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  13. I'm impressed that you push the envelope. It is good to try new things. You never know what you will like or what will be successful. You really have a diverse plot. I enjoy seeing what you are up to.

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    1. I don't think we'll be eating dahlia tubers or day lilies any time soon though Bonnie.

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  14. I have been drooling over James Wong’s section on Sutton Seeds, and I have seen all his programs on TV. I still can’t find one single ‘unusual’ plant that I can grow in my tiny space, without throwing out something I already grow. Most things require full sun and I don’t have that, I have afternoon sun on a tiny spot and the rest is pretty shady or dappled. I look forward to seeing your produce. Having said that, I have just received my first fuchsia grown purely for its berries, that must be rather revolutionary? It is just a baby still, and I have no idea when I can start harvest but it won’t be this year and possibly not next year either so it will be some time before I can report what they taste like!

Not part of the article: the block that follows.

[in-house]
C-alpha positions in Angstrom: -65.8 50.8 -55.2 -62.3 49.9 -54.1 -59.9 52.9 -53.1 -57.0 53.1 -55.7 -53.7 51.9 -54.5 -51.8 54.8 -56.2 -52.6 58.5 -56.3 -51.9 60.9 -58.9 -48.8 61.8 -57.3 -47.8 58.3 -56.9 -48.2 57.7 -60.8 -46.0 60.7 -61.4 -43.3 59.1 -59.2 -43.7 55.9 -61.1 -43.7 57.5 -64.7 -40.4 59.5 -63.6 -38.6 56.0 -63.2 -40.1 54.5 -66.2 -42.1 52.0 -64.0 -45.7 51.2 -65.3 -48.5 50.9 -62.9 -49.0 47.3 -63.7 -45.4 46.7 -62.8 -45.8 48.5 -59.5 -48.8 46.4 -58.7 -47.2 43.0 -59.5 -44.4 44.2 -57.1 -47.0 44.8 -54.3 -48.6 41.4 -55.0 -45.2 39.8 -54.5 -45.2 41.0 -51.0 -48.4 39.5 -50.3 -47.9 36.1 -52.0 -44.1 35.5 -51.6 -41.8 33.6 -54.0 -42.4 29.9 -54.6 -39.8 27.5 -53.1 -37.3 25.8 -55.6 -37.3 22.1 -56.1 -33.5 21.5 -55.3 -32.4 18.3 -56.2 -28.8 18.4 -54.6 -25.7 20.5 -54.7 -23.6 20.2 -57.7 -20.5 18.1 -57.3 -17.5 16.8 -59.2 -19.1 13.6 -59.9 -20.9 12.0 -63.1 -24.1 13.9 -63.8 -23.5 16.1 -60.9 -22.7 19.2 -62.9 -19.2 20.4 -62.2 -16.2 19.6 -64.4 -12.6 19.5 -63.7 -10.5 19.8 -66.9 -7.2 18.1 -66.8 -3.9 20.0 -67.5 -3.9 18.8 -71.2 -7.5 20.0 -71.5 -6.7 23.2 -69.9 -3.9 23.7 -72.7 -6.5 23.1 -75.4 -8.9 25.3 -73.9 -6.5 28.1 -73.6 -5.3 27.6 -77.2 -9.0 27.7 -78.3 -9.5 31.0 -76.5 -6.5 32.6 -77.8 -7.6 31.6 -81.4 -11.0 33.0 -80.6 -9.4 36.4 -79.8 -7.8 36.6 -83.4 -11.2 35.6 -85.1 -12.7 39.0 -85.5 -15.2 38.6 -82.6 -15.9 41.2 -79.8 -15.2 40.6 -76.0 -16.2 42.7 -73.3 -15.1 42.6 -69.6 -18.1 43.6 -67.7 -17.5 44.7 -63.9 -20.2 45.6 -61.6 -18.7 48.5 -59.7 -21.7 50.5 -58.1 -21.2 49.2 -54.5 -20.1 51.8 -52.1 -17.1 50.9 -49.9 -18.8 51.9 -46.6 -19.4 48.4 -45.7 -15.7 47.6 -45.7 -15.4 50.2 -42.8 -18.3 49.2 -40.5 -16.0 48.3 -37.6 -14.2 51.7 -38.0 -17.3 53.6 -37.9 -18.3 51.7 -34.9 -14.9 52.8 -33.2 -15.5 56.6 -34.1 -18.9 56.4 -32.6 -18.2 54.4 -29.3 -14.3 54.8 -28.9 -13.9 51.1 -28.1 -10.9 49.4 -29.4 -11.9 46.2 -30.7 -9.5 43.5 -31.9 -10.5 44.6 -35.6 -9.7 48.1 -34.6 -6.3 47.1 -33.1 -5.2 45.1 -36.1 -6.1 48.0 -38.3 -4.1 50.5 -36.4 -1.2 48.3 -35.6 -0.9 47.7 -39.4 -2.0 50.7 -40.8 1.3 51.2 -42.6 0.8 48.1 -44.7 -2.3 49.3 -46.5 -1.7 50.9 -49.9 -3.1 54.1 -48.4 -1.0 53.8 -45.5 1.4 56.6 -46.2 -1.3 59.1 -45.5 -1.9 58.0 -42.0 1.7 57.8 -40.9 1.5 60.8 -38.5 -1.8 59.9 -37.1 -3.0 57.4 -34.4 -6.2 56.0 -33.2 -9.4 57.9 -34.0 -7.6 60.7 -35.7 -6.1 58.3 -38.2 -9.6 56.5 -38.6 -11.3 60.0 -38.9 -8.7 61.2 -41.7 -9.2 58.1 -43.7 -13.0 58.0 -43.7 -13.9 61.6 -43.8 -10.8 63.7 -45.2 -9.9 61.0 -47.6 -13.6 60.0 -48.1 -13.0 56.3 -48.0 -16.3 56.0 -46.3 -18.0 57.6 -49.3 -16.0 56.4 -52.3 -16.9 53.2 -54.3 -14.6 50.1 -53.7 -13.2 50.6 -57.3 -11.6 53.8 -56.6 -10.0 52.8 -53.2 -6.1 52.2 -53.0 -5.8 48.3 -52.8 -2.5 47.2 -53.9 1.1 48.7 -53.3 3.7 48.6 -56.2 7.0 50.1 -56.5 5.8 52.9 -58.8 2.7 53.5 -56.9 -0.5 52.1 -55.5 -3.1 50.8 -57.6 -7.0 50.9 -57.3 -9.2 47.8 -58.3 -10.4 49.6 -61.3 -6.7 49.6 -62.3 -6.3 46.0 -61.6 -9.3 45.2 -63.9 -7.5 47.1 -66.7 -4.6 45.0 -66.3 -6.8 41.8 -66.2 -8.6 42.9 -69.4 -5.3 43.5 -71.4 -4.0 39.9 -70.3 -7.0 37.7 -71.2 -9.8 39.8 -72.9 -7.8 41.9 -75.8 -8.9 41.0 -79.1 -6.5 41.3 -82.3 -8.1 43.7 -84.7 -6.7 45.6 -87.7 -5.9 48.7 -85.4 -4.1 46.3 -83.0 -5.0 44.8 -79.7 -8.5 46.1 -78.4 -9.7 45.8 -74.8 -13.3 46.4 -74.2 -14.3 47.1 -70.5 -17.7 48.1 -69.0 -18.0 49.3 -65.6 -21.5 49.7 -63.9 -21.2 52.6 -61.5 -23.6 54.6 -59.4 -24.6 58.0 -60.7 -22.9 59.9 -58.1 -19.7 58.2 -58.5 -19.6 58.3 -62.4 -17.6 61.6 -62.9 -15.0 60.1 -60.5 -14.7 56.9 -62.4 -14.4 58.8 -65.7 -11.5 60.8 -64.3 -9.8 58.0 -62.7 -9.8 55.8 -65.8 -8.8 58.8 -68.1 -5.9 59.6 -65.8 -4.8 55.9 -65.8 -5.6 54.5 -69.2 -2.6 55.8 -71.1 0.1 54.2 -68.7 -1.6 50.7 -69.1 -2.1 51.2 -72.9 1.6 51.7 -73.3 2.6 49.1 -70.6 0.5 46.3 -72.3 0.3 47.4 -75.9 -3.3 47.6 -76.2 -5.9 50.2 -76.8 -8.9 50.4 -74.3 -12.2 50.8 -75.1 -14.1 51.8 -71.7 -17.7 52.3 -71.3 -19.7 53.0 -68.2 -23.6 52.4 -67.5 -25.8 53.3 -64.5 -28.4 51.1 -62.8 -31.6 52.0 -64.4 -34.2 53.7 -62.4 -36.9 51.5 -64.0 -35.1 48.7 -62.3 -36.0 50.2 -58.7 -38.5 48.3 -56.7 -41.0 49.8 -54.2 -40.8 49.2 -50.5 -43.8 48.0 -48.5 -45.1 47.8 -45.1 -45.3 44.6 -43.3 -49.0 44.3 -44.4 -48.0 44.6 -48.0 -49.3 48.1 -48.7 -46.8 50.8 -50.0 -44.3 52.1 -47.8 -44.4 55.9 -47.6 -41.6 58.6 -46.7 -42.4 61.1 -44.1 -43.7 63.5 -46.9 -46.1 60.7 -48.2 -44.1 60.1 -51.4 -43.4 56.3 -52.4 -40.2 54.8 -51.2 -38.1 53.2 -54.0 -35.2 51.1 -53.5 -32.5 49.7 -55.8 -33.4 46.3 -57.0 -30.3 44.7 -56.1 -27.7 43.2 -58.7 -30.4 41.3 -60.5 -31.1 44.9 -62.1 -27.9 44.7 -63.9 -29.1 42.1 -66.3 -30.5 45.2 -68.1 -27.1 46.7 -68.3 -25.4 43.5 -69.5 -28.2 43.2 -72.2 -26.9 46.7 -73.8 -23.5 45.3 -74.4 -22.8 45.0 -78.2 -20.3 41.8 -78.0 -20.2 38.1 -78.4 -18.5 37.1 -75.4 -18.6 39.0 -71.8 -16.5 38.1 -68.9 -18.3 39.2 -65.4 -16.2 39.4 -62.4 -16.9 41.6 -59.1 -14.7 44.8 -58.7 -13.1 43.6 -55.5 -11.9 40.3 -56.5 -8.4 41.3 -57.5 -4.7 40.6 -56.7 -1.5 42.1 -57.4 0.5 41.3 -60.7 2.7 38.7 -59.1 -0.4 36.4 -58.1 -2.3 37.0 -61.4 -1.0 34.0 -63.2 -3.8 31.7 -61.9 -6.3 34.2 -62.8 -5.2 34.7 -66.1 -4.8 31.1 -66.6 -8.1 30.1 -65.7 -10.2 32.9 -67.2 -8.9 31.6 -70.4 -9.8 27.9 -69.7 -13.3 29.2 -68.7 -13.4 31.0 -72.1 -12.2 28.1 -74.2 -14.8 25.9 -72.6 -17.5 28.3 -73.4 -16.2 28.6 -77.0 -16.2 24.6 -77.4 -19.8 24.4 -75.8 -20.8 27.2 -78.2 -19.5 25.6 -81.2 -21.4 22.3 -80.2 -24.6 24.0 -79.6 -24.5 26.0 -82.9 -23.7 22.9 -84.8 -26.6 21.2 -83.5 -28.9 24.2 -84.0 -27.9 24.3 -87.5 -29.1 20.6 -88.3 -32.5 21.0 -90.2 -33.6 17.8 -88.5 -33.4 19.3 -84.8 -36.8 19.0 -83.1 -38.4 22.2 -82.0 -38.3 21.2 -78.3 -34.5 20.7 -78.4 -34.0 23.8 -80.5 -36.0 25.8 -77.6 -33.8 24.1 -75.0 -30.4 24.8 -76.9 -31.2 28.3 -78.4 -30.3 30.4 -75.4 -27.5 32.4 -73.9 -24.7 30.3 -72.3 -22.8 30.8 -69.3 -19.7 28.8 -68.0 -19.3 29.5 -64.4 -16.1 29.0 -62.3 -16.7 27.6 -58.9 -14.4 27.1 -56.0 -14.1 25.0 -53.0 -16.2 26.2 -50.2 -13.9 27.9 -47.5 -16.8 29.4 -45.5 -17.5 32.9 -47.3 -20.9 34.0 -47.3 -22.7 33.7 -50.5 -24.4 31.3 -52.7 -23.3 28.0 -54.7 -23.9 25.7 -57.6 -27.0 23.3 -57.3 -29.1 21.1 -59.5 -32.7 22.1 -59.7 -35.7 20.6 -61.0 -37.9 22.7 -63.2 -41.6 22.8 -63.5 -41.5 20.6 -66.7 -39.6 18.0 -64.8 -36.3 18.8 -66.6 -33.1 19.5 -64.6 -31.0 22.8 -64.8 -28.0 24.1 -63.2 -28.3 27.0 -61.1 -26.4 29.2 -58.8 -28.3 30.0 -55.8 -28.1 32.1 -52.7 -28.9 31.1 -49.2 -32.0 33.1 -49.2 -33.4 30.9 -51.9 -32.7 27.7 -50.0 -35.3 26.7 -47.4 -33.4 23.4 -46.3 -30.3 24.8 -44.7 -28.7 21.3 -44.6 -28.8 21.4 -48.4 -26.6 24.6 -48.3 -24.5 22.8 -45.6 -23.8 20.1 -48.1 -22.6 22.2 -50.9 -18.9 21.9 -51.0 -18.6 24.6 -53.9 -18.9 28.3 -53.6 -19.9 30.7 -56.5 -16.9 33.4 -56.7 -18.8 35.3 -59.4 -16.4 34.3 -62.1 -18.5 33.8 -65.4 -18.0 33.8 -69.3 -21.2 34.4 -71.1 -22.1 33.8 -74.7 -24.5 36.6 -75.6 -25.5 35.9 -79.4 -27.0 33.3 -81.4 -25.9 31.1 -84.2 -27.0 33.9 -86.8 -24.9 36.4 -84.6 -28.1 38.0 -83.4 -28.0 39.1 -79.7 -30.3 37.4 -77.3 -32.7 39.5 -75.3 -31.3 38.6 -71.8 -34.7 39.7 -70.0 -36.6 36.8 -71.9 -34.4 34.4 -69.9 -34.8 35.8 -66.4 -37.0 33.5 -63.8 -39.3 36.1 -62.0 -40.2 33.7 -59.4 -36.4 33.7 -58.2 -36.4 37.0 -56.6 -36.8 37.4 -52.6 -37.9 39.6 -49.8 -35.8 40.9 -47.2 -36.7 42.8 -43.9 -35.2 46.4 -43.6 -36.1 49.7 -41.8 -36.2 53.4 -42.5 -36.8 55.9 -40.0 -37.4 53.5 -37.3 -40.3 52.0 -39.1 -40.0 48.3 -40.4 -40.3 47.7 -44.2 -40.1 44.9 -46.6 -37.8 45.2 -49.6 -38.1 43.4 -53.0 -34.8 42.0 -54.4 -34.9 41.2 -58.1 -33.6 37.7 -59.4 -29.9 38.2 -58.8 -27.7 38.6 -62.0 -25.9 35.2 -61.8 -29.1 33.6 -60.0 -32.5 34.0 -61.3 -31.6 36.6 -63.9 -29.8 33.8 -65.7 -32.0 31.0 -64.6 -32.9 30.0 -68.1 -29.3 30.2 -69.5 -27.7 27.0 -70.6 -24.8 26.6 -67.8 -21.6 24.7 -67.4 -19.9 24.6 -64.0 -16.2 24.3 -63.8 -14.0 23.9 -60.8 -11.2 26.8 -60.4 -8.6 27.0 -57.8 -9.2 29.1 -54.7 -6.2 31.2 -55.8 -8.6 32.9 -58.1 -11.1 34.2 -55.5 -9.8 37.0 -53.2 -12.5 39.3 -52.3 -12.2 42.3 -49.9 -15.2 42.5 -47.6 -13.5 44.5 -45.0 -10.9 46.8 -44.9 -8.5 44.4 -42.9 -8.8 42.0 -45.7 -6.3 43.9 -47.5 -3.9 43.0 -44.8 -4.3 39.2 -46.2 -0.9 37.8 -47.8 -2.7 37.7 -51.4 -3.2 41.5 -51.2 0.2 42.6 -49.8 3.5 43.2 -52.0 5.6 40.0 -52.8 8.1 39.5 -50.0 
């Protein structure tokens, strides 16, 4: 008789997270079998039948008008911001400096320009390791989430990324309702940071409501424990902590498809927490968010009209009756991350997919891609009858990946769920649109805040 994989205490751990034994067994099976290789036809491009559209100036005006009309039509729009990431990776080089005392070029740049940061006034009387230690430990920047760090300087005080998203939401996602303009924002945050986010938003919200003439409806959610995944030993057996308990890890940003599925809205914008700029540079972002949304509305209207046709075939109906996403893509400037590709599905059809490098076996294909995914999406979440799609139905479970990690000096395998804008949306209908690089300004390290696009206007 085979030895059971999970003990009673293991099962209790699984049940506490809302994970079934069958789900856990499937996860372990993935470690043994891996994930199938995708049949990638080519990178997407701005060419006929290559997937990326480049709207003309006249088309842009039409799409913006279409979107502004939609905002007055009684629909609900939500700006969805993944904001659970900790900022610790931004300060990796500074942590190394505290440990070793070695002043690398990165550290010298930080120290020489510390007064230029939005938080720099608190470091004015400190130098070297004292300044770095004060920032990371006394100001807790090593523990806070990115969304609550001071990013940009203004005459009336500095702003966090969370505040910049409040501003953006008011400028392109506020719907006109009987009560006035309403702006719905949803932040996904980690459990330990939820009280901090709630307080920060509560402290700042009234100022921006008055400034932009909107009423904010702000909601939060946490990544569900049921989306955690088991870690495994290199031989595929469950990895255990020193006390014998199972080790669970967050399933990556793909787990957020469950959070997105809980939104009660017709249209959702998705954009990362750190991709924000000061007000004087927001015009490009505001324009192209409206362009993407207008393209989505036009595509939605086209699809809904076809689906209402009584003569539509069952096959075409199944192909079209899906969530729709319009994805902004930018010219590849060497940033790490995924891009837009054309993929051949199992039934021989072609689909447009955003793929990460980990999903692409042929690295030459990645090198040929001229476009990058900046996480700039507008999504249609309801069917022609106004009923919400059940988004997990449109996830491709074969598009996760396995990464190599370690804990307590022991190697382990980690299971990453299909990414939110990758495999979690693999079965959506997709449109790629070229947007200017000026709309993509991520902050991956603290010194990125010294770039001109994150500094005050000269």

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    1. Fuchsia berries are in his book, Helene so you have officially joined the revolution. We would struggle for fill sun in out garden other than the front flower bed but the plot is more open.

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  15. We got some of his seeds as a present from friends and we are trialling cucamelons and popcorn corn this year, unfortunately did not have room for asparagus peas or radish mooli. Really looking forward to cucamelons as we don't have a proper greenhouse and thus can't grow cucumbers. Your plot seems to have been very experimental and diverse!

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    1. We grow a cucumber called Burpless Tasty Green outside on the plot Pumpkin Lady. We have done for many years now and have had a crop each year.

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    2. Brilliant! Thanks for the tip!